For decades a Scottish island was a classified death trap after WWII-era testing of biological agents left it completely uninhabitable.

During WWII, British scientists were performing biological warfare experiments. The setting for the tests was Gruinard Island, a mile off the coast of Scotland. The idyllic island was then placed under quarantine for the next 50 years.

Gruinard Island was chosen as a site because it was small and uninhabited. The British government brought 80 sheep to the island. Anthrax bombs were detonated near the animals, and they died within several days. The anthrax led to an extremely deadly disease affecting the lungs, bowels and skin.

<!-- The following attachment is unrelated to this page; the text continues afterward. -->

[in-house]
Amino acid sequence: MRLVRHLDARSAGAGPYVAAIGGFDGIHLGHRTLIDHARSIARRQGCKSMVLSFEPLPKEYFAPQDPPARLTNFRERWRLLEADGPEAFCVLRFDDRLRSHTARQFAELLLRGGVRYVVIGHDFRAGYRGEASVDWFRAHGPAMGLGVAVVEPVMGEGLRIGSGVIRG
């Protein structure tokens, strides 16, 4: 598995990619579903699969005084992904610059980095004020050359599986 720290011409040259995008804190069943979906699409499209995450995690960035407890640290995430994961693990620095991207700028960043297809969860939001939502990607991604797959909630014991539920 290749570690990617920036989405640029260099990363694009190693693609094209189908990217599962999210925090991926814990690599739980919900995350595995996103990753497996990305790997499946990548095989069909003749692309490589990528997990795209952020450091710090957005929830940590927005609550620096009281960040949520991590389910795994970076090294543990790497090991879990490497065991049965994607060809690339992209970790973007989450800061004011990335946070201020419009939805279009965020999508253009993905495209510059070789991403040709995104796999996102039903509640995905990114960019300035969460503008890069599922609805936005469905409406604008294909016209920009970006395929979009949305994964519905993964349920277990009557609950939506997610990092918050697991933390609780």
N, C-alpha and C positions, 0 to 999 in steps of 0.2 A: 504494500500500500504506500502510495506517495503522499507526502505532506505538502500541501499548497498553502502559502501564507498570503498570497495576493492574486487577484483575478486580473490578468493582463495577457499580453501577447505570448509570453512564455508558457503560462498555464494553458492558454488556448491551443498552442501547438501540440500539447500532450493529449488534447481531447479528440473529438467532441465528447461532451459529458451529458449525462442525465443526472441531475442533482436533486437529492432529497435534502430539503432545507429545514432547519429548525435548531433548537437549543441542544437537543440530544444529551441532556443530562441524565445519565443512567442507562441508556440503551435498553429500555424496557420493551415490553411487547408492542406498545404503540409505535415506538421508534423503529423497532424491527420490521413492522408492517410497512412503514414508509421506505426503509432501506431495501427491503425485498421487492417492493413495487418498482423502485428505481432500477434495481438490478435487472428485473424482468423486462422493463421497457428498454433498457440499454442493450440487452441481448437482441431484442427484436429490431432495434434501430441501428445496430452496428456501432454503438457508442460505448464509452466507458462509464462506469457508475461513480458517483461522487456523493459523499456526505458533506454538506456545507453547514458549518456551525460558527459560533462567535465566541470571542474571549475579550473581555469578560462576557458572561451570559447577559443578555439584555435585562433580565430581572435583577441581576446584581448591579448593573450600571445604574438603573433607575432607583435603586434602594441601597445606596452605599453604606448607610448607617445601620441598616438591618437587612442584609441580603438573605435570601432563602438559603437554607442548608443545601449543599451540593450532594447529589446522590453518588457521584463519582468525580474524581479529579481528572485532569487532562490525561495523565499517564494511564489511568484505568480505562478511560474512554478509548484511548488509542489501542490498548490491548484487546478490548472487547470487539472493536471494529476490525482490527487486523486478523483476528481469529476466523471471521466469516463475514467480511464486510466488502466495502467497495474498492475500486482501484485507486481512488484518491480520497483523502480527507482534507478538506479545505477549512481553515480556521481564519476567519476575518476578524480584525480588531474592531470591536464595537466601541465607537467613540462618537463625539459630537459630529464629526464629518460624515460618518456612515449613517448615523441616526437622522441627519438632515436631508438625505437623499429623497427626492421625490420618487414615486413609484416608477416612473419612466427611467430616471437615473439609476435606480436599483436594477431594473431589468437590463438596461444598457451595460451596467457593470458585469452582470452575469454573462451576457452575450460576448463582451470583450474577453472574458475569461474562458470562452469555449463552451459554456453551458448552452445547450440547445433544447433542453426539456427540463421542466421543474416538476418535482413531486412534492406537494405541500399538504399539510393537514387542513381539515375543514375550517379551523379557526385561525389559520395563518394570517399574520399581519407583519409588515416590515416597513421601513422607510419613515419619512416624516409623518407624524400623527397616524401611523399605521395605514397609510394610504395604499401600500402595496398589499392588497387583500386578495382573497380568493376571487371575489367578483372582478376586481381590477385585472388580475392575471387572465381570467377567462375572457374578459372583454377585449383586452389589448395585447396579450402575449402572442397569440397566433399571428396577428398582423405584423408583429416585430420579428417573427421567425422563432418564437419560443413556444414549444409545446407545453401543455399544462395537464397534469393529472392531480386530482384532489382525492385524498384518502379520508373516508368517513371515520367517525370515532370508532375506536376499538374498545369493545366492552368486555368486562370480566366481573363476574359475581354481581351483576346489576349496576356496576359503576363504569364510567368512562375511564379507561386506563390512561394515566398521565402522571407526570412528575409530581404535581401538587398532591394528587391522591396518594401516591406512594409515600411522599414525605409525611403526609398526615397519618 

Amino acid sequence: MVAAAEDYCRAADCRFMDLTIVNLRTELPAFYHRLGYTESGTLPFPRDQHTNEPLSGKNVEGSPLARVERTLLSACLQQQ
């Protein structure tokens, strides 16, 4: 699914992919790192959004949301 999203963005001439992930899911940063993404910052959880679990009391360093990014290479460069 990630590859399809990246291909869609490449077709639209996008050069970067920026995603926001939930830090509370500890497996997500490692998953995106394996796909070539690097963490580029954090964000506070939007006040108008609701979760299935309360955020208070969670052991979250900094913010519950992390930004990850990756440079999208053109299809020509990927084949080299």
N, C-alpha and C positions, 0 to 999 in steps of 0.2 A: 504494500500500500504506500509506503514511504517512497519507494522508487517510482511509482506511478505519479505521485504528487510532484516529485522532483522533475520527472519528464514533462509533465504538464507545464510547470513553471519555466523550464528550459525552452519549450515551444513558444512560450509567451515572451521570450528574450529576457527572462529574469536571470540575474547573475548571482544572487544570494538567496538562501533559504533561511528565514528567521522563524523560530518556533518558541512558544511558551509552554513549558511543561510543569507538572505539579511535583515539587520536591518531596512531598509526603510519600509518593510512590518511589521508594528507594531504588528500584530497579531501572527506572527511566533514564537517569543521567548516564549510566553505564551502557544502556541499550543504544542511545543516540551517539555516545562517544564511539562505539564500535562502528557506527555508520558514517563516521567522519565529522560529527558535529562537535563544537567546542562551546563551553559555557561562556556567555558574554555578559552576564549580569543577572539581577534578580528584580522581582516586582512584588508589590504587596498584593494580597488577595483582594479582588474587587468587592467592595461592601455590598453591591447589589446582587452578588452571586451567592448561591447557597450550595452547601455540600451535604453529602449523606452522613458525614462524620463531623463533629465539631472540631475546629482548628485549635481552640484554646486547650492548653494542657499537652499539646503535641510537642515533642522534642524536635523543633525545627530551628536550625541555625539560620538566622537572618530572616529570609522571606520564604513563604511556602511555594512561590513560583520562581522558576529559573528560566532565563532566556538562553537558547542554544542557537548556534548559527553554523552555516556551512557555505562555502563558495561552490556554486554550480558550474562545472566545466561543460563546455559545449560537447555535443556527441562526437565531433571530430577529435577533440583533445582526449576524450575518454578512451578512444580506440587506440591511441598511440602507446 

The tests showed that the bombs would kill British enemies quickly, but the indestructible anthrax spores would leave cities uninhabitable for decades. The fallout meant Gruinard Island had to be quarantined. Any visitor would be infected.

In 1981, a group of rogue microbiologists took 300lbs of contaminated soil off the island. They threatened to unleash the anthrax on the public unless the island was decontaminated. The British government finally started cleaning the island in 1986. They sprayed formaldehyde, removed soil and deployed another flock of sheep.

The sheep survived, and since 2007, the island has been anthrax-free. Gruinard still gets very few visitors, because you can never be too safe.